Three full public inquiries into the "dirty war" in Northern Ireland are to be announced by the Government today after a damning independent report into state collusion with paramilitary killers.
The inquiries will seek to uncover once and for all the circumstances surrounding the murders of three victims of the Troubles. A fourth public inquiry will be set up after criminal proceedings are completed in an earlier killing: the assassination of the human rights lawyer Pat Finucane.
In a report commissioned by the Government in May 2000, the former Canadian judge Peter Cory implicates Special Branch, MI5 and Army intelligence in the death of Mr Finucane in 1989. In his hard-hitting conclusions, which will be published today, Judge Cory also criticises official agencies in the three other killings, those of: Robert Hamill, a Catholic, who was kicked to death by a mob in 1997; Billy Wright, the loyalist leader, who was shot dead in the Maze prison in the same year; and the Republican solicitor Rosemary Nelson, who was blown up by a car bomb in 1999.
Several years ago the Government committed itself to holding public inquiries if the judge recommended them, as he has done in the four cases that he examined. The Irish government has already agreed, on his recommendation, to set up a public inquiry into the deaths of two Northern Ireland police officers on the border in 1989. Tony Blair's Government appears determined, however, that this will be the last series of public inquiries into deaths during the Troubles, and that new procedures will now be sought.
Judge Cory's report on Mr Finucane's death is known to be particularly critical of Army intelligence's Force Research Unit, which ran informers within the Ulster Defence Association, the loyalist group responsible for shooting the Belfast lawyer. It also blames the Royal Ulster Constabulary's Special Branch, which, like the army unit, is suspected of having prior knowledge of the plan to kill the lawyer.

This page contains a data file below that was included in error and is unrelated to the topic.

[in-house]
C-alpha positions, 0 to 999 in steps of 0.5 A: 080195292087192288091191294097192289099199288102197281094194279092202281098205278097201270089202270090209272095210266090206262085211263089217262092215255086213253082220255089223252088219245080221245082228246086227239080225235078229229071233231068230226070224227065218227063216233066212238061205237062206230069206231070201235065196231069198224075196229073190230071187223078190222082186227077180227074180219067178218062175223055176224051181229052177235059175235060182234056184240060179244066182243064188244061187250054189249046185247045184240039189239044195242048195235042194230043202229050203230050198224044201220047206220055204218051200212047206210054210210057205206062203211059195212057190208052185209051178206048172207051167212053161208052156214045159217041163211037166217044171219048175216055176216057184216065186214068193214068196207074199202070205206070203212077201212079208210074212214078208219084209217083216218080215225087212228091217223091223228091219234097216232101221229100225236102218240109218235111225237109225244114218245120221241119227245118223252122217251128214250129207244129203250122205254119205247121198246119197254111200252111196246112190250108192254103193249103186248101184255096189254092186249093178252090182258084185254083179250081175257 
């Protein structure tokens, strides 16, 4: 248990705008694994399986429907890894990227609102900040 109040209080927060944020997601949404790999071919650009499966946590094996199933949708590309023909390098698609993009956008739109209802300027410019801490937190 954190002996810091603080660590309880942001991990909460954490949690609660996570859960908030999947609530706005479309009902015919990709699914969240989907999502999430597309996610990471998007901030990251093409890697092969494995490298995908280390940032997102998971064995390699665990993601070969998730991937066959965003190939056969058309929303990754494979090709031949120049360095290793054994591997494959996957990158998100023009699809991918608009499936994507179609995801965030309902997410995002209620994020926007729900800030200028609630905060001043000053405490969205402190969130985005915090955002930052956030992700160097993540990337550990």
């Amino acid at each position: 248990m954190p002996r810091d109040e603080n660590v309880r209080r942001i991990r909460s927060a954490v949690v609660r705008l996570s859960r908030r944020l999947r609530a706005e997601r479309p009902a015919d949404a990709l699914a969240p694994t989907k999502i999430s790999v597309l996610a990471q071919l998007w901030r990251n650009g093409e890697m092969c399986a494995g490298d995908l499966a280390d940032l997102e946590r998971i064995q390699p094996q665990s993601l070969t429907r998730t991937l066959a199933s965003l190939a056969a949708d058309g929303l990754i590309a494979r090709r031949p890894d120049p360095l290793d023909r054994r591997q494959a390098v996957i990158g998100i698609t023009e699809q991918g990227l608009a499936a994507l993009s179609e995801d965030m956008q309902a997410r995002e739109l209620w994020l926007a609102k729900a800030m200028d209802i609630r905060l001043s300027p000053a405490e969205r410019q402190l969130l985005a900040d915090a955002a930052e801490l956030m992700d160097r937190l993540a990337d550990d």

MI5, which is heavily involved in intelligence in Northern Ireland, is also criticised for not reacting to numerous threats made against Mr Finucane, who in defending republican clients was regarded as a thorn in the side of the security forces. MI5 is known to have worked closely with both Army intelligence and Special Branch, raising questions about what it knew about the dangers posed to Mr Finucane by extreme loyalists, some of whom were paid intelligence agents.
Judge Cory was given access to extensive material amassed by Metropolitan Police Commissioner, Sir John Stevens, who has headed several inquiries into alleged intelligence collusion in the Finucane killing. A leading member of the UDA, Ken Barrett, has been charged with the murder, and the case expected to open in the autumn. It is reported that for legal reasons the Finucane public inquiry will not be announced until the end of the case.